Commusings: How We Can End Overdoses by Dr. Mary Pardee & Theo Krzywicki

Mar 26, 2022

Dear Commune Community,

Opioids are a class of drugs derived from the opium poppy plant — from prescription drugs such as OxyContin and Vicodin to heroin and fentanyl (a cheap, synthetic opioid you will learn more about in this Commusings).

Opioids attach to opioid receptors on nerve cells in the brain, spinal cord, gut, and other parts of the body. When this happens, the opioids block pain messages sent from the body through the spinal cord to the brain.

In short, opioids stop us from feeling painful sensation. Administration of these drugs can provide needed relief after surgery or severe injury or for health conditions such as cancer. In the last two decades, however, there has been a dramatic increase in the acceptance and use of prescription opioids for the treatment of chronic, non-cancer pain, such as back pain or osteoarthritis. Regular use of these prescribed medications increases tolerance and dependence, requiring higher and more frequent doses.

The marketing of Oxycontin to doctors as “non-addictive” by Purdue Pharma in the late '90s and early 2000s has been well documented. This Machiavellian effort led to the over-prescription of opioids by doctors, which fueled an ensuing epidemic of opioid abuse. Opioid overdoses accounted for more than 100,000 deaths in the United States in 2021.

There are so many avenues to navigate through this labyrinth, from the regulatory to the physiological to the spiritual. How do we hold Big Pharma and doctors to account? As a society, why are we in so much pain? As a culture, why do we continually seek out external agents to assuage our internal sense of disconnection?

The scale of this scourge impacts so many people, including today’s author, Dr. Mary Pardee. She has, in turn, committed herself to being part of the solution. If you or a loved one is suffering from addiction and could benefit from Commune’s course on Recovery with Russell Brand, please drop us a line at [email protected]

Always here at [email protected] and on IG @jeffkrasno.

In love, include me,
Jeff

• • •

How We Can End Overdoses

By Dr. Mary Pardee of MODRN Med and Theo Krzywicki of End Overdose

 

On November 4, 2018, my life changed forever…

I got a call from a friend that they couldn't get in touch with my ex-boyfriend, Ian. He wanted to know if I had the password to his phone.

I spent the next 24 hours trying to hack his phone, calling Apple to see if they would let me locate it, grasping for anything that would give me a glimmer of hope that he was OK.

But deep down, I already knew.

The next morning, I called his mom for an update and a stranger answered the phone, because she could not. He told me the worst news I had ever received.

Ian was gone. He had overdosed. 

Two days earlier he told me he loved me, and now he was gone.

The months and years that followed was the most challenging time I have ever been through. The grief was deeply humanizing, which I am grateful for. It was also more painful than I could have ever imagined.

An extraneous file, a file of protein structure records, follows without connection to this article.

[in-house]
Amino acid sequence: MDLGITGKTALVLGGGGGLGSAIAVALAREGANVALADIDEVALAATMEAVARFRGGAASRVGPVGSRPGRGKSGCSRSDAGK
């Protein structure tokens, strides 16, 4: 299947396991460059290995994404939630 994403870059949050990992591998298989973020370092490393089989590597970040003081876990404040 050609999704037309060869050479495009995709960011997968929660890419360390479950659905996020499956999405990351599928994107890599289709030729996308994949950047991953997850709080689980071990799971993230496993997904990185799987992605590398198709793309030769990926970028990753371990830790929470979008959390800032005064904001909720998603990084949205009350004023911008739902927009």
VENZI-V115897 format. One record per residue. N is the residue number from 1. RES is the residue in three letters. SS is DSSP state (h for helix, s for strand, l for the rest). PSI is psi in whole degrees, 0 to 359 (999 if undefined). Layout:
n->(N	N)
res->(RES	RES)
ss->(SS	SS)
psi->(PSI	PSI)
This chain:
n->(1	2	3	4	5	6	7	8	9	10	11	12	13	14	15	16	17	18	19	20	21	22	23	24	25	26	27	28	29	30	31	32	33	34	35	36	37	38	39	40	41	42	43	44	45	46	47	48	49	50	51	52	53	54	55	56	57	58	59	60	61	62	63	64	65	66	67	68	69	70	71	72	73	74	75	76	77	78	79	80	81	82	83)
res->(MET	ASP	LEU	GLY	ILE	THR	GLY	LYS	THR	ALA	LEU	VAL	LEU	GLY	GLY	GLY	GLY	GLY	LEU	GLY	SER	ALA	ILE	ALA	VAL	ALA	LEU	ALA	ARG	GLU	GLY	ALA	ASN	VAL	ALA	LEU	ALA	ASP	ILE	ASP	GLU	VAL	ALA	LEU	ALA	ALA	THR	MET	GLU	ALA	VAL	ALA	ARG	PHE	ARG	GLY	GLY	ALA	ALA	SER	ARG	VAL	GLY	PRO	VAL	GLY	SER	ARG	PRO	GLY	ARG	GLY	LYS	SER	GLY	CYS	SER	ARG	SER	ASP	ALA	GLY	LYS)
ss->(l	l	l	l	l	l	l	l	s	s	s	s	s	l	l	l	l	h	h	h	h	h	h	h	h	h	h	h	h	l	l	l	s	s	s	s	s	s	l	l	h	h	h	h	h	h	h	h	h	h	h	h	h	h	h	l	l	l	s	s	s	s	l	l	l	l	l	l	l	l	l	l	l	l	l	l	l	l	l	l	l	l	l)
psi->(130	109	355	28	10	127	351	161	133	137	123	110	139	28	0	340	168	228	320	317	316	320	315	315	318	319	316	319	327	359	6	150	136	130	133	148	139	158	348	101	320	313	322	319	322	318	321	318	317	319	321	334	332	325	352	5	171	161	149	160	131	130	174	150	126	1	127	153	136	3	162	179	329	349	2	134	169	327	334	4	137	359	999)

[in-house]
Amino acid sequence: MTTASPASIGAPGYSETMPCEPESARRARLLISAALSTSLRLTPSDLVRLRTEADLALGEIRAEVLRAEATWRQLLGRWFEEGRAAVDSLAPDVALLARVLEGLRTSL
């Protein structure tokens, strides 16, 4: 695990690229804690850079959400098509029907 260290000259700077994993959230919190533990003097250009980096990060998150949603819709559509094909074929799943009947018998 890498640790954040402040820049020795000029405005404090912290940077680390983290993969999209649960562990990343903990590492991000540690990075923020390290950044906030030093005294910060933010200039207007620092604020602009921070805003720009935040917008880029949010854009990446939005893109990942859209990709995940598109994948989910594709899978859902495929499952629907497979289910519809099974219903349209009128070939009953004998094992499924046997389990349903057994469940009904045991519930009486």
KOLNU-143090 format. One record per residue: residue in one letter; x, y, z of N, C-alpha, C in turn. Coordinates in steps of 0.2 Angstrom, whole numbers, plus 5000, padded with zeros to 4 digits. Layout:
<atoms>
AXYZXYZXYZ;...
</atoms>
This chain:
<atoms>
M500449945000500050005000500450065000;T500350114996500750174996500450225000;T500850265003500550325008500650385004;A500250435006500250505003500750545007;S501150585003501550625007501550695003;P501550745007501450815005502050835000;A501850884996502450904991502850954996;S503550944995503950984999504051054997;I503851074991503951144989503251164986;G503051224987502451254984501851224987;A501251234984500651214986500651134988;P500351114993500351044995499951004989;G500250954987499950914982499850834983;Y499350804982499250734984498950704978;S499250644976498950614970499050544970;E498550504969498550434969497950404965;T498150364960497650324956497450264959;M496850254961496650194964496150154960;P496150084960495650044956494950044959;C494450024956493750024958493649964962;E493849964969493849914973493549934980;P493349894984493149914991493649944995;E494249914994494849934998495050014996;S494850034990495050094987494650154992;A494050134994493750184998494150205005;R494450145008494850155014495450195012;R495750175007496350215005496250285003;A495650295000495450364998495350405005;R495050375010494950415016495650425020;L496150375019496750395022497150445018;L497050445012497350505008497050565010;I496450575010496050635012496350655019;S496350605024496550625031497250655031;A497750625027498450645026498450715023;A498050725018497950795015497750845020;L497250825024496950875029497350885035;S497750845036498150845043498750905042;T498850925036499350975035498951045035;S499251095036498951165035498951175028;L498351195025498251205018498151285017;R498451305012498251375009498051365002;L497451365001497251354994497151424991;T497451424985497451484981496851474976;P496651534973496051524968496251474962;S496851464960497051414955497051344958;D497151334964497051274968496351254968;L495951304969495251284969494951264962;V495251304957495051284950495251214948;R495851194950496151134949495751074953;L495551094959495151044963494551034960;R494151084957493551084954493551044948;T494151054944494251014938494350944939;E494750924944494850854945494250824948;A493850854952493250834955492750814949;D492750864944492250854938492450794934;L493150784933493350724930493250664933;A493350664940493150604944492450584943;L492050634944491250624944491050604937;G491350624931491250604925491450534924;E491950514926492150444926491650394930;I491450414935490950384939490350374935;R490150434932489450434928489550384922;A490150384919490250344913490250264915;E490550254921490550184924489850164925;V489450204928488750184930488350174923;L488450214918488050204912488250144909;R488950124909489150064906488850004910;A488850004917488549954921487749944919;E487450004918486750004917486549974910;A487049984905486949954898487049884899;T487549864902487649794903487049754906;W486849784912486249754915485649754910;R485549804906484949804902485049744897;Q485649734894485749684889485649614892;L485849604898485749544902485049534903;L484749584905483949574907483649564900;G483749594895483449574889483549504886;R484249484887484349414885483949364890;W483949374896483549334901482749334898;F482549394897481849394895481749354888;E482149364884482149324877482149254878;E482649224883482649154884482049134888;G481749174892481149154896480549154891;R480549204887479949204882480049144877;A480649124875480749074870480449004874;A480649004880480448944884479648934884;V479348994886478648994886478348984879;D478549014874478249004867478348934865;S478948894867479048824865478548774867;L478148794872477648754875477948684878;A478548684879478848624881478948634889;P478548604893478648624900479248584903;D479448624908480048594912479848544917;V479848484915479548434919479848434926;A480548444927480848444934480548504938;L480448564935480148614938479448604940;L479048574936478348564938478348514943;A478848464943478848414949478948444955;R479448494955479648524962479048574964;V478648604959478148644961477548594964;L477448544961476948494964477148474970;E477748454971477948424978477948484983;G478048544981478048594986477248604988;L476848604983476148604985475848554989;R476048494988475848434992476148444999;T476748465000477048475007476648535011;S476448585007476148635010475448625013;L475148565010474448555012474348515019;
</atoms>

I made a promise to myself, and to Ian when he died, that I would do something to help change the narrative and the stigma around mental health and addiction.

My story is not unique, though.

More than 136 people die each day from opioid overdoses. Last year more than 100,000 people died, a 30% increase from the year before. Overdose is the leading cause of death for individuals 18-45 years old.

In my journey to help increase awareness about overdoses, I came across Theo, co-founder of End Overdose. He has helped me to better understand both the scope of the problem and potential tools and interventions that can help. 

Our goal with this piece is not to just inform you about what the problem is, but also about the solution, since that is what matters. When we say “solution” we must understand that there are several levels to the opioid crisis. There are downstream effects, including overdoses and there are upstream issues like mental health, isolation, and problems with the ways we are living in society that are the antecedents to mental health issues and eventually drug abuse and overdose. 

It is widely accepted that mental health is at the root of drug addiction. However, drug addiction is not the only reason people use drugs. 

Humans have experimented with drugs for thousands of years. Cannabis use dates back to 8,000 BC, and opium use to 3,400 BC. Humans are fascinated by how we can alter our minds and change our perceptions of the world. While this is a taboo concept, we may want to start normalizing recreational drug use. We know very well that the abstinence approach to sex education does not work, and using the same approach to drugs has the same results.

Instead, we want to focus on true education and harm reduction — including teaching teens and adults about drugs, how they can be laced, how to test for laced drugs, and how to respond if they see someone overdose. 

Just like it’s a good idea to hand out condoms to teens, it’s also a good idea to educate them on drug use and how to minimize harm, because chances are they are going to experiment with drugs at some point in their lives. 

With the normalization of drug use in mind, one part of the opioid epidemic that we feel is not getting enough attention is reducing accidental overdoses and deaths from overdoses. Currently accidental overdoses are at an all time high because of the rise in synthetic opioids like fentanyl, with deaths involving synthetic opioids up 580% annually over five years (2012-2017).